“Art enables us to find ourselves and lose ourselves at the same time.”
What is Art Meditation? Art meditation is a method that allows us, as all meditation methods do, to focus on the process of creation while allowing our thoughts to drift by without engaging with them or reacting to them. According to Eckhart Tolle, “Identification with thoughts and the emotions that go with those thoughts creates a false mind-made sense of self, conditioned by the past… This false self is never happy or fulfilled for long. Its normal state is one of unease, fear, insufficiency, and non-fulfillment.” Art can help us connect to a deeper and calmer part of ourselves. “All true artists, whether they know it or not, create from a place of no-mind, from inner stillness,” according to Tolle.
This is another article in my “Stress Management Strategies” series. Although many of us have heard about the extensive benefits of meditation, some of us find traditional sitting meditation difficult. Luckily, as we have seen in this series, there are various other meditation methods that may suit us and help us cope better with stress like walking meditation, working meditation, writing meditation…and art meditation. Here at Les Sources Sacrées, in the south of France, we also introduce our mindfulness meditation workshop participants to equine-guided meditation.
Let’s also look at what Art Meditation is not.
Art Meditation is not Art Therapy. Art therapy is defined by the British Association of Art Therapists as “a form of psychotherapy that uses art as its primary mode of communication.” Art therapy helps patients express themselves to release and resolve emotional issues. Art therapy has a positive effect on a variety of illnesses including depression. In a recent study of cancer patients, an art therapy intervention — in conjunction with conventional treatments like chemotherapy and radiotherapy – not only diminished symptoms typically associated with cancer such as pain, fatigue and anxiety but also increased life expectancy. The study was based on the theory that “the creative process involved in the making of art is healing and life-enhancing. It is used to help patients, or their families, increase awareness of self, cope with symptoms, and adapt to stressful and traumatic experiences.”
Art Meditation is not Creative Meditation either. Creative meditation enables us to consciously cultivate and strengthen specific mental characteristics like patience, appreciation, empathy, gratitude, compassion, courage, humility etc. Creative meditation enables us to enhance these strengths of character.
How to practice Art Meditation
If you do not consider yourself particularly artistic, there is still a large variety of exercises that you could do as meditation. The trick is to stay present in the moment and to not engage with troublesome thoughts. Acknowledge these thoughts and then allow them to drift off. If your mind goes off on a tangent, as soon as you become aware, bring it back to focus on what you are doing in the present moment.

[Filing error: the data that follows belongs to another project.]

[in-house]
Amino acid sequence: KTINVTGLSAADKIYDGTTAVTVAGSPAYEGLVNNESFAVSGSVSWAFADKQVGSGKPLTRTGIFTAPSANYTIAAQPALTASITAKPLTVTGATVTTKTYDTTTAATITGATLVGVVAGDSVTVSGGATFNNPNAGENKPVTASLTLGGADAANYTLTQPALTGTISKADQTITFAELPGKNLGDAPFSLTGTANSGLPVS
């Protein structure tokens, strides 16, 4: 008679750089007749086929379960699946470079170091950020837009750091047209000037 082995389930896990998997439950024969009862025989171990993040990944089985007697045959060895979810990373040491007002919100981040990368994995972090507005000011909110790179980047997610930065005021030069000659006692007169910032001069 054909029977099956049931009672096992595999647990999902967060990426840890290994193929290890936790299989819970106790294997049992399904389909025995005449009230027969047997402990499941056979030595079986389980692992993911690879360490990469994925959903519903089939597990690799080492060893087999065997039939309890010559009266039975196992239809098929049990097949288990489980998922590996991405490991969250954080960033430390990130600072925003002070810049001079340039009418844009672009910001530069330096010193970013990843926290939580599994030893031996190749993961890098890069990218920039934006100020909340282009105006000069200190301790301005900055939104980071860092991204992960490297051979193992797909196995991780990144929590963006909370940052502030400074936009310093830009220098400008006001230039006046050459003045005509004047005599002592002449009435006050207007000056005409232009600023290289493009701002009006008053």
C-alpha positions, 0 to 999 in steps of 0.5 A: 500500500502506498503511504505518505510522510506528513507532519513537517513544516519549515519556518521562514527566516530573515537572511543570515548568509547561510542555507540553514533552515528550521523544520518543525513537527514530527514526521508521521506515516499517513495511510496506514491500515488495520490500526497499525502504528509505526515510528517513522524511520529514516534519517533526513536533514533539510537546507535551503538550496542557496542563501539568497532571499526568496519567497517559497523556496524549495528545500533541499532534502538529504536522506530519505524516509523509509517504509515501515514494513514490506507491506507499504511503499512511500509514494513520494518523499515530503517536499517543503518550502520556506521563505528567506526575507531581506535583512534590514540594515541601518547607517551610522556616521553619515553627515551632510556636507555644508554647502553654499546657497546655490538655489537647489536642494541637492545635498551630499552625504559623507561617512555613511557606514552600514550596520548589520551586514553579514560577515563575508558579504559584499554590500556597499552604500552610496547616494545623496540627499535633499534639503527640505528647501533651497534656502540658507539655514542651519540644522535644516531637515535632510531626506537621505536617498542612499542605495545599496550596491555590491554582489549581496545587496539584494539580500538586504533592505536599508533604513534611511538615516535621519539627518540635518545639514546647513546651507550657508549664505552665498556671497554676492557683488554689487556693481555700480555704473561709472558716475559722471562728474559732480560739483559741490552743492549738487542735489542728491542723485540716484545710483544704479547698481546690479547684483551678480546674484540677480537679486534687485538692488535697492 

I practice art meditation when I write my books. I always take a few deep breaths before I start writing. It gets the blood moving and this gets the oxygen to my brain. I set a timer to tweet every 10 minutes and every 10 minutes, I check in to make sure that I am still fully present in the current moment. I also take a couple of deep breaths. It soon becomes a habit.
Here are a few examples of creative activities that will enable you to practice art mediation:
- Make a vision board of your hopes and dreams for this year, for the next five years, for the next ten years.
- Make a collage with old photographs, either authentic photos or photocopies.
- Create your own coat of arms. Choose symbols that represent your hopes, values and strengths.
- Use natural materials to create a picture or a sculpture. Collecting and using leaves, stones, sticks, dirt and clay can help you get in touch with nature.
- Attach a note or drawing to a balloon and set it free.
- Draw a comic strip about a funny/meaningful or difficult moment in your life.
- Paint a rock or a pebble. You can simply use different colours, or you can paint a word, like “gratitude” of a short message.
- Colour in a design. Adult colouring books have become a very popular stress management strategy in the last few years. Colouring can be a great way to relax.
- Take photographs. You can choose a theme: this day, sunsets, a person or people you love, your hopes and dreams for this year etc. Make a collage of your photos.
- Create and decorate a gratitude box. What are you grateful for? Write down everything that you are grateful for op pieces of paper and add these to your gratitude box.
- Make a picture of a sculpture out of recycled items.
- Sew a stuffed toy. Creating a soft, cuddly toy for a specific or a less-fortunate child, can be very comforting.
- Start a journal. Journals do not have to be about writing. You can make a picture journal, or a photo journal or a scrapbook journal.
Meditation to enhance Creativity
Some experts claim that meditation might also be used to increase creativity. There is a huge number of guided meditations available on Youtube to enhance your creativity (especially for writers!) One of my favourites is this one:
“Stillness is where creativity and solutions to problems are found.”
If you would like to know more about the various meditation methods I mentioned above – working meditation, walking meditation, writing meditation, art meditation etc. – and about how we use these methods to help our workshop participants to deal with stress, my book, Mindfulness and Meditation in the South of France, goes into each method in detail. I wrote this book especially for beginners and for people who find traditional sitting meditation difficult.